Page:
Order denying the plaintiff insured’s summary judgment motion for a declaration that a step-down provision in his employer’s automobile insurance policy did not apply to his uninsured motorist benefits claim under his personal policy affirmed; while driving a vehicle insured under a commercial policy issued to his employer, the plaintiff had an accident with an uninsured driver; the plaintiff’s own insurer, which was the same as the employer’s insurer, asserted that, due to a step-down clause in the employer’s policy, the lower limit in the plaintiff’s policy applied to his UM claim; although the New Jersey Supreme Court has heard oral arguments in Pinto v. N.J. Mfrs. Ins. Co. — on which the motion court relied and which rejected all of the objections that the plaintiff in this case raised against enforcement of step-down clauses — in the absence of guidance to the contrary from the Supreme Court, the matter is governed by the Pinto analysis.

NEGLIGENCE
CARTER v. ALI
Appellate Division, A-6560-03T5, May 20, 2005, not approved for publication. (6 pages). Facts-on-Call Order No. 17982

Jury verdict for the plaintiff for $200,000 in an automobile negligence action affirmed; the plaintiff did not serve the report of her treating neurologist on the defendants until February 26, 2004, and the trial began on March 3, 2004; although the late amendment to the plaintiff’s answers to interrogatories should have been disregarded, defense counsel was in possession of all of the information about the plaintiff’s back injury and treatment and was prepared to rebut the neurologist’s opinion; thus, the defendants were not prejudiced “despite the blatant non-observance of Rule 4:17-7”; the $200,000 award was “generous but not so excessive” for the court to determine that it was “a manifest denial of justice.”

REAL PROPERTY
ROSENGARTEN v. COUNCIL OF THE CITY OF PERTH AMBOY
Appellate Division, A-3316-03T1, May 20, 2005, not approved for publication. (8 pages). Facts-on-Call Order No. 17980

Orders granting summary judgment to the municipal defendants, dismissing the plaintiff developer’s complaint seeking inverse condemnation, and denying the plaintiff’s summary judgment motion affirmed; the plaintiff sued when his efforts to develop unimproved property were impeded by the City’s delay in implementing a redevelopment plan that involved the plaintiff’s property; contrary to the plaintiff’s appellate arguments, (1) lost economic opportunities and reductions in the value of property during governmental deliberations, absent extraordinary delay, do not constitute a compensable taking and (2) there was no basis to dispute the motion court’s determination that the delay and conduct of the City and the redevelopment agency were not unreasonable, that the condemnation would occur in the near future, and that any lost value from the delay would be remedied with a proper valuation date.

ESTATES AND TRUSTS
DeBECK v. DeBECK
Appellate Division, A-6772-03T1, May 19, 2005, not approved for publication. (11 pages). Facts-on-Call Order No. 17978

Chancery Division decision finding that transfers of property, including the family home, by the decedent father, who died intestate, to the defendant son were inter vivos gifts that should not be included in the father’s estate for distribution among his children under the intestacy laws affirmed; the plaintiffs were two adult children of the decedent, and the defendant was an adult who had “never achieved his independence” and had, after the death of his mother, become responsible for the decedent’s care; the parties agreed that the decedent never lost his competence and that the defendant was dependent on the decedent; the Chancery Division properly concluded that the defendant did not stand in a confidential relationship with the decedent and that the defendant had not exerted undue influence over the decedent; there was no evidence suggesting that the decedent’s donative intent was the product of anything but his free will.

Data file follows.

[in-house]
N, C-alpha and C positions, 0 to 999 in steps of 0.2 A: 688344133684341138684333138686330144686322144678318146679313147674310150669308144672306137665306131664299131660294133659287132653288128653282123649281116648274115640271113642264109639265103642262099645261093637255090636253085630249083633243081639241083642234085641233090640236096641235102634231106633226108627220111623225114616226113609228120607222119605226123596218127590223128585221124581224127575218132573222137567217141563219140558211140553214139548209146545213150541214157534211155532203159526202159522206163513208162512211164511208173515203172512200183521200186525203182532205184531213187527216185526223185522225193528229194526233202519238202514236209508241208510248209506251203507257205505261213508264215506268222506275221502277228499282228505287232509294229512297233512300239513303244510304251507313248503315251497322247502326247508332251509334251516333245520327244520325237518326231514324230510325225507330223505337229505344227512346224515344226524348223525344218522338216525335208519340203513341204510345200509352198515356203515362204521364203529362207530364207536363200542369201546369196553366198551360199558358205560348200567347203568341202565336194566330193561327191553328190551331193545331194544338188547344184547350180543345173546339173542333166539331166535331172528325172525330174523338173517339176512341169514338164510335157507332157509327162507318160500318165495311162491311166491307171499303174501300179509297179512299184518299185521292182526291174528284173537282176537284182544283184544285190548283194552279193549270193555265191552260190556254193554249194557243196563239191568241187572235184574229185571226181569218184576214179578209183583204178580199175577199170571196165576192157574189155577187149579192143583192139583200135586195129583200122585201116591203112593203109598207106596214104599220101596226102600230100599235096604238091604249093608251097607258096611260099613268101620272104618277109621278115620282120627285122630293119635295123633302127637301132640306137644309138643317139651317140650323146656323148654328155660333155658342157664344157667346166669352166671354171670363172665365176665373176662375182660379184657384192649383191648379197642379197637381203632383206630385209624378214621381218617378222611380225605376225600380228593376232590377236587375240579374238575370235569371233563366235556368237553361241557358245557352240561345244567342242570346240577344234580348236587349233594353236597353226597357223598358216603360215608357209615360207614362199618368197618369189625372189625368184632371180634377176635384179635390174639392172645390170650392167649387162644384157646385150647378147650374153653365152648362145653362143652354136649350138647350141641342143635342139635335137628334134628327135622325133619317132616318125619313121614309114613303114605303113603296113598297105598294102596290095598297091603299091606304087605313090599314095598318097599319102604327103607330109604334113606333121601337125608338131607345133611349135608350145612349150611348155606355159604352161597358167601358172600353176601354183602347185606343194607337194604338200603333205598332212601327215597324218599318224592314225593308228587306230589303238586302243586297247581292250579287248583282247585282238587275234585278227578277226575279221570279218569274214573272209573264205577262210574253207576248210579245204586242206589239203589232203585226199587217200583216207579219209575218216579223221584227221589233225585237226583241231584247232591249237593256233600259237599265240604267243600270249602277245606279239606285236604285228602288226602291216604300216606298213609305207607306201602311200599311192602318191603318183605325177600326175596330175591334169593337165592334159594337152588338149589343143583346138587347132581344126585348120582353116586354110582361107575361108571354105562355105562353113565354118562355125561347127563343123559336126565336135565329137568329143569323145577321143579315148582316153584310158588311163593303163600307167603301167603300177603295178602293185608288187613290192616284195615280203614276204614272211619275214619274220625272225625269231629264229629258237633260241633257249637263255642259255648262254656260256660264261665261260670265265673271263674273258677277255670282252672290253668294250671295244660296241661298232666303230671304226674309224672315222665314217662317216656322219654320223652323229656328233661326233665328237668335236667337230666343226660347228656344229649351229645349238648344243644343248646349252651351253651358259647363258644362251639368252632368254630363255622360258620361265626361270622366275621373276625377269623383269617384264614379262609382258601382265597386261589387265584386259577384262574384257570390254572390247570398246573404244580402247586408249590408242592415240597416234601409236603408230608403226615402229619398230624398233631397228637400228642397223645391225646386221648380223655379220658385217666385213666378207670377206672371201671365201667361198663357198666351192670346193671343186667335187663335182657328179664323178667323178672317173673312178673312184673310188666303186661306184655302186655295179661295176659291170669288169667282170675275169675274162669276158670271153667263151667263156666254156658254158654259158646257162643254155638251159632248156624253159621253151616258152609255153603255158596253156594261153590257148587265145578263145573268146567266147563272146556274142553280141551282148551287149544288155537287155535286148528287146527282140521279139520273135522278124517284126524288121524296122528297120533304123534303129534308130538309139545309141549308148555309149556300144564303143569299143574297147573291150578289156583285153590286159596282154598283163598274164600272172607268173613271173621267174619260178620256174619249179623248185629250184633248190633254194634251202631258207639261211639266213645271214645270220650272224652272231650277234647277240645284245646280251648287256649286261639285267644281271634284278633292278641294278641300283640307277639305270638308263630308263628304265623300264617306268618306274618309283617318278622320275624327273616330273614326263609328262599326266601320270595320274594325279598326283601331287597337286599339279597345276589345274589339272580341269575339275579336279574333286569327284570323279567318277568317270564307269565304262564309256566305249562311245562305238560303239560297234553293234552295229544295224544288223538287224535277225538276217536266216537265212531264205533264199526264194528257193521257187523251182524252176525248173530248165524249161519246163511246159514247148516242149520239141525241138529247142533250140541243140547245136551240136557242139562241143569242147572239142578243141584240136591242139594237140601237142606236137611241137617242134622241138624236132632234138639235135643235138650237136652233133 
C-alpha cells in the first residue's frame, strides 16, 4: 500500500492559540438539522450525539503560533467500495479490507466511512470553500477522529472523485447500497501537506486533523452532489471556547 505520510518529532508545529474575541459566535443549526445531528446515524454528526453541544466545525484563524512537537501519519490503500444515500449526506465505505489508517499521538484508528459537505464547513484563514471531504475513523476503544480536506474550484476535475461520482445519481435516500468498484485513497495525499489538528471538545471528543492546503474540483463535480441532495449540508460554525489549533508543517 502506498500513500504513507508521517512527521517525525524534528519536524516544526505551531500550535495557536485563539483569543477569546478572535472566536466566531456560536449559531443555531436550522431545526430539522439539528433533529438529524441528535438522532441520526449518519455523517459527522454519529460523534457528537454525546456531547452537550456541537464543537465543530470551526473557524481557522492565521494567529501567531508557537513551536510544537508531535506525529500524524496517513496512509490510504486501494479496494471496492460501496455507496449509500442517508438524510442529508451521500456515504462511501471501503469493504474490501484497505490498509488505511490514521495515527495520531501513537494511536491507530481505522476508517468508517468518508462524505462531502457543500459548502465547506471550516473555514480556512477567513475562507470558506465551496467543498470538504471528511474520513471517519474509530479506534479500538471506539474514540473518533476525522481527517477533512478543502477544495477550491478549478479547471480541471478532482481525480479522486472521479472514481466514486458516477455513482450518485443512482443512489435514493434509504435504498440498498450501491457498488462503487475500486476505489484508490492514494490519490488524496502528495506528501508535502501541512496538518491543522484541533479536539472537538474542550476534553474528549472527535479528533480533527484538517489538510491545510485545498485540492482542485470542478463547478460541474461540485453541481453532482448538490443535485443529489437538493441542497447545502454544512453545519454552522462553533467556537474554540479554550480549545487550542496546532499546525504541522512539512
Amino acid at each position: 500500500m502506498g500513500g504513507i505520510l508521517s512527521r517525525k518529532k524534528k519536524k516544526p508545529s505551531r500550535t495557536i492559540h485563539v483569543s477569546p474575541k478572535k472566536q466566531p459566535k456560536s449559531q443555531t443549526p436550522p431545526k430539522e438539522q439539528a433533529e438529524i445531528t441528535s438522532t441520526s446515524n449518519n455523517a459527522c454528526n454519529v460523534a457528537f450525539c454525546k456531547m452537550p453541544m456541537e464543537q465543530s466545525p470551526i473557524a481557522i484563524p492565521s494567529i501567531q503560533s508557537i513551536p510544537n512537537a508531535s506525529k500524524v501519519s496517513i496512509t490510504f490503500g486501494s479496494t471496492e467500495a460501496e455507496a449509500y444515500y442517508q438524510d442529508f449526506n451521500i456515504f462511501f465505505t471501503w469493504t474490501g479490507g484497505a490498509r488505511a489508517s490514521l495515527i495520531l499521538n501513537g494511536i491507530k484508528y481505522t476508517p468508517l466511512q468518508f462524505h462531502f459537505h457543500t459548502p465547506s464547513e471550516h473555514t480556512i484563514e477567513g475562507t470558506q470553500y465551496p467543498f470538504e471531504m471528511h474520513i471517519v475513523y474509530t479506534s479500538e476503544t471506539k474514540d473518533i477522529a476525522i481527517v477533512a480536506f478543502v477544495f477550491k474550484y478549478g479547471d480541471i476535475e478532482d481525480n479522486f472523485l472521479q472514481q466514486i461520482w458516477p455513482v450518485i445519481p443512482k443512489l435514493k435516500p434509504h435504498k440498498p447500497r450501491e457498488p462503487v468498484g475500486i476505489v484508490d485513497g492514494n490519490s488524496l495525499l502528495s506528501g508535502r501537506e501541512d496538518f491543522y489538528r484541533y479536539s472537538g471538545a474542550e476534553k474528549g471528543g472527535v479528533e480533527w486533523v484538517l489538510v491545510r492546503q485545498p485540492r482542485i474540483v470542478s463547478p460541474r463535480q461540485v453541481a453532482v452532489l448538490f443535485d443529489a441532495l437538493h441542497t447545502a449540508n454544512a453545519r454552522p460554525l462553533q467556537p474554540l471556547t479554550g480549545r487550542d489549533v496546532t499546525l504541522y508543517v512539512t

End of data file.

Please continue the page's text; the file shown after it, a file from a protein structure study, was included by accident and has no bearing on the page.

HUSBAND AND WIFE
PIRRO v. PIRRO
Appellate Division, A-3322-03T1, May 19, 2005, not approved for publication. (12 pages). Facts-on-Call Order No. 17977

Denial of the defendant ex-husband’s post-divorce-judgment motion to modify his child support and alimony obligations based on changed circumstances reversed and remanded for discovery and a hearing; the parties entered into a property settlement agreement that required the defendant to pay $2,000 per month in child support for the parties’ three children and to pay $1,000 per month in term alimony; discovery and a hearing were required because the defendant had made a prima facie showing of permanent changed circumstances based on a “significant” reduction in his annual income from $118,000 to about $30,000 after his Internet spamming business ended and on his inability to pay his support obligations at the level agreed to in the PSA.

PARENT AND CHILD
IN RE ADOPTION OF BABY “S.”
Appellate Division, A-6462-03T4, May 18, 2005, not approved for publication. (49 pages). Facts-on-Call Order No. 17979

Judgment that vacated a termination of parental rights and surrender of custody that the plaintiff mother signed in favor of the defendant adoption agency reversed and remanded to allow the baby’s adoptive parents to file a complaint seeking adoption; the record did not support the trial court’s conclusions (1) that the mother was under the influence of pain medication when she executed the document terminating her parental rights, (2) that the medication “deprived her of the ability to make a knowing and voluntary choice,” and (3) that the surrender executed by the mother was the product of fraud; the trial court erred by concluding that the adoption agency’s failure to comply with all of the regulatory requirements warranted the invalidation of the mother’s surrender of the baby because whether a regulation was violated was evidential as to whether the surrender was freely and voluntarily given, but it was not conclusive; there was no specific finding that the mother acted under duress when she executed the surrender, and there was “no stress other than that which naturally inheres in an adoption context.”